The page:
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“Toyota Safety Sense” preventive safety package-equipped vehicles top 10 million units globally

Toyota Motor Corporation announced that the total global number of vehicles equipped with Toyota Safety Sense (TSS), the Toyota-developed preventive safety package, has reached the 10 million unit mark approximately three and a half years after its March 2015 introduction. Toyota anticipates that within this year, three million vehicles in Japan and five million vehicles in North America will have the package.

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Toyota first introduced the package with the Corolla series, centered on the belief that popularizing safety technology is vital. Toyota Safety Sense is currently equipped in approximately 90% of Toyota and Lexus vehicles for the Japanese, United States, and European markets. At present, it has been introduced in a total of 68 countries and regions, including China, other select Asian countries, the Middle East, and Australia.

Toyota Safety Sense helps avoid or mitigate damage and/or injury from serious traffic accidents, based on accident data from Japan, the United States, and Europe. It comprises the following three elements:

  • Pre-Collision System (PCS): helps prevent and mitigate damage from rear-end collisions involving vehicles and/or pedestrians.

  • Lane Departure Alert (LDA): helps prevent vehicles from deviating from their lanes and head-on collisions.

  • Automatic High Beam (AHB): contributes to the early detection of pedestrians and the reduction of accidents during nighttime driving.

Rear-end collisions—the most common type of accident in Japan—involving vehicles equipped with Toyota Safety Sense have been reduced by approximately 70%. If TSS and Intelligent Clearance Sonar (ICS), which covers lower-speed collisions, are combined, rear-end collisions have fallen by approximately 90%.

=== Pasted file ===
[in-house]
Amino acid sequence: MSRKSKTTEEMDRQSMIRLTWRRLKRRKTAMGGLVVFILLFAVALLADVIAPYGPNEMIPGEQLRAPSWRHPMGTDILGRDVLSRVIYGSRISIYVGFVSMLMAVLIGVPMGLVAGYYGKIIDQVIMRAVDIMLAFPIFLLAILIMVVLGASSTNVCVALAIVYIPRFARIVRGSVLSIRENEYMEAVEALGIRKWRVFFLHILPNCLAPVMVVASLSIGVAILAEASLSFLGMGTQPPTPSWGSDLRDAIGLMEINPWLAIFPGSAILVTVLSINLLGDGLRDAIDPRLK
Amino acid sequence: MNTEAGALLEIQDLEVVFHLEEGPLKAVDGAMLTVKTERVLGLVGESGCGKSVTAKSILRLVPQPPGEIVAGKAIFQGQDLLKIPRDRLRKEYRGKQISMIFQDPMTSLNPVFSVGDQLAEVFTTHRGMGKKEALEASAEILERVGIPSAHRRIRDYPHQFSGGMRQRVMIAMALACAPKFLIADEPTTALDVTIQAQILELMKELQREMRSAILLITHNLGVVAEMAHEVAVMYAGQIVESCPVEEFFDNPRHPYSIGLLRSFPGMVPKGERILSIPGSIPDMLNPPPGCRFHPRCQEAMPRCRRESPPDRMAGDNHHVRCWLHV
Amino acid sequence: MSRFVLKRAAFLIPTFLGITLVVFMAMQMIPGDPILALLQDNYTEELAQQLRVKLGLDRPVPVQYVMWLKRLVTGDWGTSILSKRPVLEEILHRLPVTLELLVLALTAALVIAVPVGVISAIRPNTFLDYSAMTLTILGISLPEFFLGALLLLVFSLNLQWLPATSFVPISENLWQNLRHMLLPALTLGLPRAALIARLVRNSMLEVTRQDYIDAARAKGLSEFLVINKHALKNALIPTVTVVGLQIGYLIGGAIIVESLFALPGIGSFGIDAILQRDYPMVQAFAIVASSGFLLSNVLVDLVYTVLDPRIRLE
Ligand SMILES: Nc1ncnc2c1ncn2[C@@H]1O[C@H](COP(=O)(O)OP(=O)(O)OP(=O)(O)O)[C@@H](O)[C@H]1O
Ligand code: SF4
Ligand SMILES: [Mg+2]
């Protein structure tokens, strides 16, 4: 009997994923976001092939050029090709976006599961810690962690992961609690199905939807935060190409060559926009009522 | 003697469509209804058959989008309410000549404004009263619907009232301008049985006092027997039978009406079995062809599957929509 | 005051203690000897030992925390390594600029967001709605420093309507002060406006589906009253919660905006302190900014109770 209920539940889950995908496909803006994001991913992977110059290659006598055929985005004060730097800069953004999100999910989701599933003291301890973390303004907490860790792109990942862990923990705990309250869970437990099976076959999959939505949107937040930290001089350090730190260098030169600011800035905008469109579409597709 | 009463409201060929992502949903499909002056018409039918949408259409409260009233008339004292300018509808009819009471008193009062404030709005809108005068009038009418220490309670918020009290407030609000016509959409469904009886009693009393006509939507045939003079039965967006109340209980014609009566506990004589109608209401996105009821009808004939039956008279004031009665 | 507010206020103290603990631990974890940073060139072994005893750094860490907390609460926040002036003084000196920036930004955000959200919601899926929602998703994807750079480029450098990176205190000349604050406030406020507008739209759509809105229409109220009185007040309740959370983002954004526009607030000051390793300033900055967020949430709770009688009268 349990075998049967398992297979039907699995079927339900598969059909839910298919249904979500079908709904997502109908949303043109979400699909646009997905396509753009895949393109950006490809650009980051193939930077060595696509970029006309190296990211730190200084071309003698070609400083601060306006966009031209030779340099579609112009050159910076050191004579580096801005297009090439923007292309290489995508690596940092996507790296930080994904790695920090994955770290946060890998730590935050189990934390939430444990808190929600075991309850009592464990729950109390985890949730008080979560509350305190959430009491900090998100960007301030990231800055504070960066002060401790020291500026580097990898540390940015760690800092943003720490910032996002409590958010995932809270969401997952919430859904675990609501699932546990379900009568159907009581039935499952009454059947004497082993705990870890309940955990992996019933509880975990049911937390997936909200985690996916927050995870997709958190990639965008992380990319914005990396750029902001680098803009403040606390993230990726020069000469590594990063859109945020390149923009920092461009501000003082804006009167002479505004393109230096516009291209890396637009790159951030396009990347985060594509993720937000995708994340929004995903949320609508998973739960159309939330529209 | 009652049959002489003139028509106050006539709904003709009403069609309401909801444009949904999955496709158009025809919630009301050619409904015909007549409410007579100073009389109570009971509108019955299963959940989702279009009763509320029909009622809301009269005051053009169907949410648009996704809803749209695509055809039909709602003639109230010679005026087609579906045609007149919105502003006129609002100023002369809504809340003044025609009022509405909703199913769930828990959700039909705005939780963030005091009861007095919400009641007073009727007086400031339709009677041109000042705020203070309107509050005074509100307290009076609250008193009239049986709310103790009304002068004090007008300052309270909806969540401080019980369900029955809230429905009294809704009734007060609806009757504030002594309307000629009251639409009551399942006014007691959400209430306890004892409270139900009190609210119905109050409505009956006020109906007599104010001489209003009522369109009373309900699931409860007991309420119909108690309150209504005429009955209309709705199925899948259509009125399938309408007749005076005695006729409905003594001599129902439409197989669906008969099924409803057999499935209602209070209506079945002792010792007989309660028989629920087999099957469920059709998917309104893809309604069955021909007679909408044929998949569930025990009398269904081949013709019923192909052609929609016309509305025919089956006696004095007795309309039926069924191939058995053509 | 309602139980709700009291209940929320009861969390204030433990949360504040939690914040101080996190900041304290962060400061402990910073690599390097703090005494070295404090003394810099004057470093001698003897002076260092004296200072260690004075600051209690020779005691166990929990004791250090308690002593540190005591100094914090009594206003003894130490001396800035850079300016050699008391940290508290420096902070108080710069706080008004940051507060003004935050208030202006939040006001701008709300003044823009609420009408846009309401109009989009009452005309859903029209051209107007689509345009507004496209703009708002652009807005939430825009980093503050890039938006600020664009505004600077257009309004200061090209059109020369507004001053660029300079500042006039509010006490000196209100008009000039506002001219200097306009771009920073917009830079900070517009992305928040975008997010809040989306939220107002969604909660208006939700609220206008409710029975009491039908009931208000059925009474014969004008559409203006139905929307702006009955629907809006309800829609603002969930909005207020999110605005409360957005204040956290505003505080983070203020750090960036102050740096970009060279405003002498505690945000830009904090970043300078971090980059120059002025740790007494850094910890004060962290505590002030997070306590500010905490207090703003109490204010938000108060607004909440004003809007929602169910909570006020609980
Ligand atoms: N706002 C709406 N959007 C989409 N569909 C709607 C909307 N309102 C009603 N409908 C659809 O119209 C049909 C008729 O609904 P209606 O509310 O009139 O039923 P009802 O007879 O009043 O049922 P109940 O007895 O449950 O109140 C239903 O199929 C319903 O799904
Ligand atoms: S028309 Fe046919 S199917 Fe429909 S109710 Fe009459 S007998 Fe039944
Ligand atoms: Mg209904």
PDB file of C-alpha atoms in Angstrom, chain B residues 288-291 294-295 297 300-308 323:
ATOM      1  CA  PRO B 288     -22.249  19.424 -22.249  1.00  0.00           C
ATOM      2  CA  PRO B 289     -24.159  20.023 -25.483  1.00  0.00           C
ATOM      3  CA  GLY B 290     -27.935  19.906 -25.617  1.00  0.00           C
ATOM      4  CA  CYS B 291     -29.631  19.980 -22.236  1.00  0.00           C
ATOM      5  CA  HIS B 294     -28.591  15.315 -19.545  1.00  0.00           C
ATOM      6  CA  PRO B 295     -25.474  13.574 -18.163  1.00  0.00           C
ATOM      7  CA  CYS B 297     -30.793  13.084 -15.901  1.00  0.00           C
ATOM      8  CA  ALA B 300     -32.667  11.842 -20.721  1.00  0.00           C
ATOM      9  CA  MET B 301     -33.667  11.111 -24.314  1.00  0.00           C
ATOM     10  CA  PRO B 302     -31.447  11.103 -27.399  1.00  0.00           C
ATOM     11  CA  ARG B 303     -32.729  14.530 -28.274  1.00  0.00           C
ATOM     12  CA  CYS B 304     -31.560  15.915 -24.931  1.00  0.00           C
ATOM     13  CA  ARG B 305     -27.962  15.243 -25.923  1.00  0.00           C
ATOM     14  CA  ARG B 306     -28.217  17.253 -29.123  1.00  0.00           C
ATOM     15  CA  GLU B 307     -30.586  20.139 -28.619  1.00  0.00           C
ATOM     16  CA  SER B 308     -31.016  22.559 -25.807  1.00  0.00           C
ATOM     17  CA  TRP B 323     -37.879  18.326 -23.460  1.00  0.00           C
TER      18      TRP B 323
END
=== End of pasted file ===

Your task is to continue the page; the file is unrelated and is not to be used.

Toyota Safety Sense is further evolving, based on a two-pronged approach of bolstering its adaptability to traffic accidents involving fatalities and/or injuries, and further popularizing the package, aiming toward the goal of completely eliminating traffic fatalities and injuries.

The second-generation Toyota Safety Sense, introduced in January 2018, makes improvements in detection and performance compared to the previous version, and allows the package to respond to nighttime pedestrian and/or bicycle accidents. Further development is focusing on expanding adaptability to traffic accidents involving fatalities and/or injuries, such as with pedestrians and head-on collisions with oncoming traffic at intersections.

Toyota and Lexus aim to introduce the packages in around 100 countries and regions, including Asia and Latin America, by 2020.

With a focus on providing everyone with safe, reliable mobility, Toyota considers Safety Sense a cornerstone of safe car-making. Toyota will continue to develop safety from a wide range of perspectives, including activities to raise awareness such as “Support Toyota” and by supporting development of a traffic environment that includes the use of Intelligent Transport System (ITS) and connected technologies.

Comments

HarveyD

Once again, Toyota is leading with safety and efficiency measures and sales-implementation has it did with HEVs..

SJC

Subaru and others have good systems, preventing rear end collisions is a step forward.

HarveyD

Yes SJC, anti-collision equipment will become standard in near future vehicles and may soon be required when more drivers have been smoking marijuana, drugs etc.

Paroway

Actually Subaru was first with a system. They introduce their second gen Eyesight system in 2015.

SJC

Harvey,
I agree, seat belts used to be an option, now standard.
We have safety glass, padded dashes, side beams and other advances.
Those simple changes as standard equipment have saved lives through the years.

GasperG

It doesn't really matter if someone else was first or that someone else has a better system. What matters is mass adoption and Toyota is leading the way in this area.

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